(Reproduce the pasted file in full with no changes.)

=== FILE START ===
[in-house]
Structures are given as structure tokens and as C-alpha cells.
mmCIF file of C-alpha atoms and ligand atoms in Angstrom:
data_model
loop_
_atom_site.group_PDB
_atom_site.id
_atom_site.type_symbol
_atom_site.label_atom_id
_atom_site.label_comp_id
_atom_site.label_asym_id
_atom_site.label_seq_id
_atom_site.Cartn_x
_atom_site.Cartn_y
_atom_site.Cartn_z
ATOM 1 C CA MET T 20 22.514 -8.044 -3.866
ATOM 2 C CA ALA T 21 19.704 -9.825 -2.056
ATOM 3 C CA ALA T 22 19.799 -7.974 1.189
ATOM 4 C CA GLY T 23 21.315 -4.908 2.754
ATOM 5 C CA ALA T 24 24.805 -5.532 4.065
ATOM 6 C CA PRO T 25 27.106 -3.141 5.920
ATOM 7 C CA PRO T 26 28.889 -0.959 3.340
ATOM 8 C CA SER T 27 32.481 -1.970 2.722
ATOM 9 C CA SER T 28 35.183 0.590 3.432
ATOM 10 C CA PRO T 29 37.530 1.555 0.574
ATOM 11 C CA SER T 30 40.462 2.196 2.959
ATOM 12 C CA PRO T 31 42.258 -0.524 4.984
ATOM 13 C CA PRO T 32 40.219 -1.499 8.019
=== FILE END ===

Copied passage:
[in-house]
Structures are given as structure tokens and as C-alpha cells.
mmCIF file of C-alpha atoms and ligand atoms in Angstrom:
data_model
loop_
_atom_site.group_PDB
_atom_site.id
_atom_site.type_symbol
_atom_site.label_atom_id
_atom_site.label_comp_id
_atom_site.label_asym_id
_atom_site.label_seq_id
_atom_site.Cartn_x
_atom_site.Cartn_y
_atom_site.Cartn_z
ATOM 1 C CA MET T 20 22.514 -8.044 -3.866
ATOM 2 C CA ALA T 21 19.704 -9.825 -2.056
ATOM 3 C CA ALA T 22 19.799 -7.974 1.189
ATOM 4 C CA GLY T 23 21.315 -4.908 2.754
ATOM 5 C CA ALA T 24 24.805 -5.532 4.065
ATOM 6 C CA PRO T 25 27.106 -3.141 5.920
ATOM 7 C CA PRO T 26 28.889 -0.959 3.340
ATOM 8 C CA SER T 27 32.481 -1.970 2.722
ATOM 9 C CA SER T 28 35.183 0.590 3.432
ATOM 10 C CA PRO T 29 37.530 1.555 0.574
ATOM 11 C CA SER T 30 40.462 2.196 2.959
ATOM 12 C CA PRO T 31 42.258 -0.524 4.984
ATOM 13 C CA PRO T 32 40.219 -1.499 8.019